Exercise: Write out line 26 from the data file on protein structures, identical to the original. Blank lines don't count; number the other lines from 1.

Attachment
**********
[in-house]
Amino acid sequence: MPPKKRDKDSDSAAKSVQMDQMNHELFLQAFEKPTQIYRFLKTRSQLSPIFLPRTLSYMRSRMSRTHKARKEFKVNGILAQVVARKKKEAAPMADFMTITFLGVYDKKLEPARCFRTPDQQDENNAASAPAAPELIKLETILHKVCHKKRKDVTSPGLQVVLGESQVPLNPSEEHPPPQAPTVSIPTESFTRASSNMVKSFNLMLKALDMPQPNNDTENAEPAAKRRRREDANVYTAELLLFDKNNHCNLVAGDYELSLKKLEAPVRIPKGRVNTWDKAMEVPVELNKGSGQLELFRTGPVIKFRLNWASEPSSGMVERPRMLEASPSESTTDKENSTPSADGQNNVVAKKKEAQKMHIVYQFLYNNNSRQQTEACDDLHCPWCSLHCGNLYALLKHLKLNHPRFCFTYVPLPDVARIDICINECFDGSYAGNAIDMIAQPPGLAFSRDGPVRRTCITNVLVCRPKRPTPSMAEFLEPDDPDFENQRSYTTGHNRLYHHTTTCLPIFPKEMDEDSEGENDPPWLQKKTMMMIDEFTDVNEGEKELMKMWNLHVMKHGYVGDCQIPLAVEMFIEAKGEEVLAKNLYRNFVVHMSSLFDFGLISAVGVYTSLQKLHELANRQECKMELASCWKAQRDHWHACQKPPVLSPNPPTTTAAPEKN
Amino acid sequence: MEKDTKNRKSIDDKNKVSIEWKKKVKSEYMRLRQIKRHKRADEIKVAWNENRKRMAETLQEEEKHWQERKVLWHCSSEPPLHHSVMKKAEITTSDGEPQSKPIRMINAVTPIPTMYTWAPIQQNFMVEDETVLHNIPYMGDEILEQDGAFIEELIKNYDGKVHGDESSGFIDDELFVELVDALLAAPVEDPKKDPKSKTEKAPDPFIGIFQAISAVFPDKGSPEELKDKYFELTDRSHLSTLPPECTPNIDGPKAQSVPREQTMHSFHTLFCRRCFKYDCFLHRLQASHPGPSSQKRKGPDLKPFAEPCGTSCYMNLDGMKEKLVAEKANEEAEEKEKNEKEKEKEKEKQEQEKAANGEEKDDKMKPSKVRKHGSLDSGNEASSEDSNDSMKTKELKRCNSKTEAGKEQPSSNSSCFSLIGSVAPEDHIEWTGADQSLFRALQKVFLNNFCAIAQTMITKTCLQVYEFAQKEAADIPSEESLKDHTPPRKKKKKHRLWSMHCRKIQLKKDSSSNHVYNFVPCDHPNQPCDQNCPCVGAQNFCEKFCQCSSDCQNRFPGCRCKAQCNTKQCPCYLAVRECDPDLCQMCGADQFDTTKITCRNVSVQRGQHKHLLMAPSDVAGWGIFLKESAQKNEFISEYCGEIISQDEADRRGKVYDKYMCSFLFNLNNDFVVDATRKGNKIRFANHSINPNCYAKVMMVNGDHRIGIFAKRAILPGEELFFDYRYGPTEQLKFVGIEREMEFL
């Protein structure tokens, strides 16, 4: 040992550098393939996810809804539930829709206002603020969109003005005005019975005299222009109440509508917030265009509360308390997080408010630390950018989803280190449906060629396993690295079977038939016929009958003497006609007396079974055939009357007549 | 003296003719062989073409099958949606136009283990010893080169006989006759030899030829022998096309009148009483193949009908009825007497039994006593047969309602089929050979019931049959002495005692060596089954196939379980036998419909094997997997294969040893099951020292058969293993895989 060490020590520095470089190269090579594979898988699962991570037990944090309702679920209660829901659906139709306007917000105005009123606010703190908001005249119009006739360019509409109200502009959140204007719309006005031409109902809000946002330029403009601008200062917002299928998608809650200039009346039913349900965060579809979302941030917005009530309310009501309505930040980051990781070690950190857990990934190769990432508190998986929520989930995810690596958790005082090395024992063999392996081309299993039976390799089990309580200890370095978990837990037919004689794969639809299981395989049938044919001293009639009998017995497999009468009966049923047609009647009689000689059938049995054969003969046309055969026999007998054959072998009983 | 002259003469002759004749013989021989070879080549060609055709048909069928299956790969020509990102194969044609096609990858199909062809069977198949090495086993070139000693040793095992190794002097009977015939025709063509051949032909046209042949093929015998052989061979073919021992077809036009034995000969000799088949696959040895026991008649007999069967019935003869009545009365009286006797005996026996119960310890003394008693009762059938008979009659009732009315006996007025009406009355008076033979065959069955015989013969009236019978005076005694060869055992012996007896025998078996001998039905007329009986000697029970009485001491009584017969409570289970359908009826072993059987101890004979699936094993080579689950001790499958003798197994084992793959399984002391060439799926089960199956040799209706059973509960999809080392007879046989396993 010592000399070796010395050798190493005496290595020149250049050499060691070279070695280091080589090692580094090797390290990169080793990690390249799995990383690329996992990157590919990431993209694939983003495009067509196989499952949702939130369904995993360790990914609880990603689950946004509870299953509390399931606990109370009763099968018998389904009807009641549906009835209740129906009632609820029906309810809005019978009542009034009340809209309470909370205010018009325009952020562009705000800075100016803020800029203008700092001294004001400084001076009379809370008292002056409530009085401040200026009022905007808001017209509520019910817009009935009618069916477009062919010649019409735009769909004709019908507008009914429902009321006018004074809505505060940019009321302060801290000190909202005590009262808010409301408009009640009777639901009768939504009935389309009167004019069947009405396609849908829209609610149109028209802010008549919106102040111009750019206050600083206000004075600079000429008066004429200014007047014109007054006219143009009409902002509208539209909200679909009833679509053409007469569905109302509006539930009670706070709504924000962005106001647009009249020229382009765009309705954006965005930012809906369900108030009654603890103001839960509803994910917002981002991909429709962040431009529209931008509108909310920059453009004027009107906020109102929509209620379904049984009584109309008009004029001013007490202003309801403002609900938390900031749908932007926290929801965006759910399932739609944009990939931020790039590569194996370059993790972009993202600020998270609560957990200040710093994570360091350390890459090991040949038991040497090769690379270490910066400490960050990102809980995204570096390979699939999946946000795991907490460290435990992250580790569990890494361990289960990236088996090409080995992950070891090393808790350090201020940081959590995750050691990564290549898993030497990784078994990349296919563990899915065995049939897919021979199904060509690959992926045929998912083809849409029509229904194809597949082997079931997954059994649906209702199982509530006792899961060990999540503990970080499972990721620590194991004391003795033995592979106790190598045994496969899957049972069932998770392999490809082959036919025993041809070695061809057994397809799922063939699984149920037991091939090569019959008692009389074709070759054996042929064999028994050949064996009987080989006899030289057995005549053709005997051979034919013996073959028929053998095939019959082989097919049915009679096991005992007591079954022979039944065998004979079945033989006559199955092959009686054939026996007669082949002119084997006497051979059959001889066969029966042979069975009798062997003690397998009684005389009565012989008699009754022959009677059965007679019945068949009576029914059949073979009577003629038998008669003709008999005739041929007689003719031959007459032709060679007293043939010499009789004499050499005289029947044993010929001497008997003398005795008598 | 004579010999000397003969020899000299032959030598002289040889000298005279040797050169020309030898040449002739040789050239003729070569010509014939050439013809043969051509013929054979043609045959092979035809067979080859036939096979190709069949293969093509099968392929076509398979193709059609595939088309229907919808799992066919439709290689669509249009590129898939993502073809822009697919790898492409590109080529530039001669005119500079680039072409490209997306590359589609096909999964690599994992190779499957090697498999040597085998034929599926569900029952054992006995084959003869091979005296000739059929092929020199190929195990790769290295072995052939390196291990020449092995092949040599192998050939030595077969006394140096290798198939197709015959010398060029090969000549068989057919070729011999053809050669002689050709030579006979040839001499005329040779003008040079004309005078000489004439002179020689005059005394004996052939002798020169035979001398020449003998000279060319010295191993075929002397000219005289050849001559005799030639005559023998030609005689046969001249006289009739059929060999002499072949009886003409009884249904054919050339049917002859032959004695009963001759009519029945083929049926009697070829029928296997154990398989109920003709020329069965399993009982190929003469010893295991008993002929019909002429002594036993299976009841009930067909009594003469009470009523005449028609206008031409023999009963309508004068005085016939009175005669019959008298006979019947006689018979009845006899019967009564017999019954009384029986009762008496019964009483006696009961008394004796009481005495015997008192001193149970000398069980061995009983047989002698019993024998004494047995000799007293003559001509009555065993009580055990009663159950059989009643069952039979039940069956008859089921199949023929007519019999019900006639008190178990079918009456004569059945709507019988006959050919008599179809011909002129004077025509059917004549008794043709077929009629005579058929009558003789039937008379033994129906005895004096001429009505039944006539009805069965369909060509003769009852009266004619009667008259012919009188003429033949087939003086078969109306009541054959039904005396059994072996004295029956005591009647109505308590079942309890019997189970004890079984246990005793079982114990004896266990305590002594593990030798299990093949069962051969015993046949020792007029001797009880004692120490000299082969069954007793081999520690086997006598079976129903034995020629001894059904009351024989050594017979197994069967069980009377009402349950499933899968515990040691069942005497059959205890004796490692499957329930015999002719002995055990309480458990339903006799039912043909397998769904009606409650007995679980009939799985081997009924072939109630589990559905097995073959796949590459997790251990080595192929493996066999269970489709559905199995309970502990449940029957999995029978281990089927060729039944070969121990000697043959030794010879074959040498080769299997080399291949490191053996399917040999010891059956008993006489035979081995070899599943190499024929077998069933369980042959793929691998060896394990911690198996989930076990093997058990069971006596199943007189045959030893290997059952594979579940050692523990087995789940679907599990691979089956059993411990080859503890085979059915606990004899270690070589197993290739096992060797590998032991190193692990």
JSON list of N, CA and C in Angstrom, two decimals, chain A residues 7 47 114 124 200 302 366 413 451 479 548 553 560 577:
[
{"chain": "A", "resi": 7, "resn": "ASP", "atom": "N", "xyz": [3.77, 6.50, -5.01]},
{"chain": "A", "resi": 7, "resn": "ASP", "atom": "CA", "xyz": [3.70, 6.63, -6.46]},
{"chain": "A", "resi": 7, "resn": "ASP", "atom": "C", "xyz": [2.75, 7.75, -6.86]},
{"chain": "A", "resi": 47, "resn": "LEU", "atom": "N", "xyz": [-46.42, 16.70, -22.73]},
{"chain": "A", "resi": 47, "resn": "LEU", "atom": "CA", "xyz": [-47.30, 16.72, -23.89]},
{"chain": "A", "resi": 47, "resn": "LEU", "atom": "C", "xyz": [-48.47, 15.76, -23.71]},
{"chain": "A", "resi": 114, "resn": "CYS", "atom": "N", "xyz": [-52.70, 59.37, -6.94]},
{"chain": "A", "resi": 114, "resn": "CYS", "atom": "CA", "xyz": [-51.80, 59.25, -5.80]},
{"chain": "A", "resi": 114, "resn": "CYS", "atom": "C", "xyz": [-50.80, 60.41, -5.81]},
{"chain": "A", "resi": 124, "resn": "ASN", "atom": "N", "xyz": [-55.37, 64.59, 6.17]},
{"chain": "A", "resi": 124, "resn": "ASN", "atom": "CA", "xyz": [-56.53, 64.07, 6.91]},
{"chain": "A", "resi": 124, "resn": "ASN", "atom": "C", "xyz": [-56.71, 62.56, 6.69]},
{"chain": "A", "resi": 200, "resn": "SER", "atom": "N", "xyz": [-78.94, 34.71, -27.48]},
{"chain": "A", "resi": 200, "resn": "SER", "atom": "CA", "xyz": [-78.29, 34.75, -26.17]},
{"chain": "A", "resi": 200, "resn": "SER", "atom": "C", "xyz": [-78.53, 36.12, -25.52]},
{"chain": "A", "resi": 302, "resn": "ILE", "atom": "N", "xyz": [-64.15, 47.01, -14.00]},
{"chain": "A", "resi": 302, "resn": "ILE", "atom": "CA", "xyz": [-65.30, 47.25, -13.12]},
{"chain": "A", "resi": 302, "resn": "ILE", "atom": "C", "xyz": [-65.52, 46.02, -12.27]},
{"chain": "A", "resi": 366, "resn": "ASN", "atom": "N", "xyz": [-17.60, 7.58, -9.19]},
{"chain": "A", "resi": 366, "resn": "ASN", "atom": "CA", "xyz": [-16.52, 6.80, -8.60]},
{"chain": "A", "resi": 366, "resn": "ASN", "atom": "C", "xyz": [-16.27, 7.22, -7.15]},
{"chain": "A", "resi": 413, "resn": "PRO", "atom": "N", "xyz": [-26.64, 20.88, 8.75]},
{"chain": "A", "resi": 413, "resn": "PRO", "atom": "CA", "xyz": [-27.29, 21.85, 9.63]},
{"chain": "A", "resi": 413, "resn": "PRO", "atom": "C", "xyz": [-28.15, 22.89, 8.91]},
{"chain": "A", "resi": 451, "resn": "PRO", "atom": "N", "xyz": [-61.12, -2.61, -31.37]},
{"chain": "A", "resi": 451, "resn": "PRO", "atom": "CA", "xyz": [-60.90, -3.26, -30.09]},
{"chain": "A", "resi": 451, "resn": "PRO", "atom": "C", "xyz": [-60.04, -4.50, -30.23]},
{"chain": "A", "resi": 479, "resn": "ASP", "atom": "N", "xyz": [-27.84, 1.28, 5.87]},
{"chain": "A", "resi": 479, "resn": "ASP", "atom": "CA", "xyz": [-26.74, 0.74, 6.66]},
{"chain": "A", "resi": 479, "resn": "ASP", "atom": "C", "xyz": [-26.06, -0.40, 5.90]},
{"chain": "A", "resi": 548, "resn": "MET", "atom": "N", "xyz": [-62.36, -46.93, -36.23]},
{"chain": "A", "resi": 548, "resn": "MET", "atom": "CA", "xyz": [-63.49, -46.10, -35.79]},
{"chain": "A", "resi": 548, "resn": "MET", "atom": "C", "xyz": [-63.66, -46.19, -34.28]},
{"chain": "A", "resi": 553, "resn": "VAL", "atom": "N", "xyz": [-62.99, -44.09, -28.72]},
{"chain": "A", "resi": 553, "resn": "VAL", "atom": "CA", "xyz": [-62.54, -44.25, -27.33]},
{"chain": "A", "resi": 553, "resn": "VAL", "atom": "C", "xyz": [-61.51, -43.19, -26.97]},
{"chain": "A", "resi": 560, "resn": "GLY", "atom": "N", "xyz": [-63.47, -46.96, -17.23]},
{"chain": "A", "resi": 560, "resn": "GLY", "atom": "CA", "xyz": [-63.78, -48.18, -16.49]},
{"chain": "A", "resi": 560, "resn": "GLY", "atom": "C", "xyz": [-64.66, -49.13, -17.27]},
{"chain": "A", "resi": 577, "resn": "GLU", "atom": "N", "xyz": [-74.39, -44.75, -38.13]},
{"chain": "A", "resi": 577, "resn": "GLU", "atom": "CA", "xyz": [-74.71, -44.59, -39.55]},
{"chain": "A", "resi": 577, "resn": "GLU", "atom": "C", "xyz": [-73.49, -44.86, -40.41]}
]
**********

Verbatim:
{"chain": "A", "resi": 366, "resn": "ASN", "atom": "CA", "xyz": [-16.52, 6.80, -8.60]},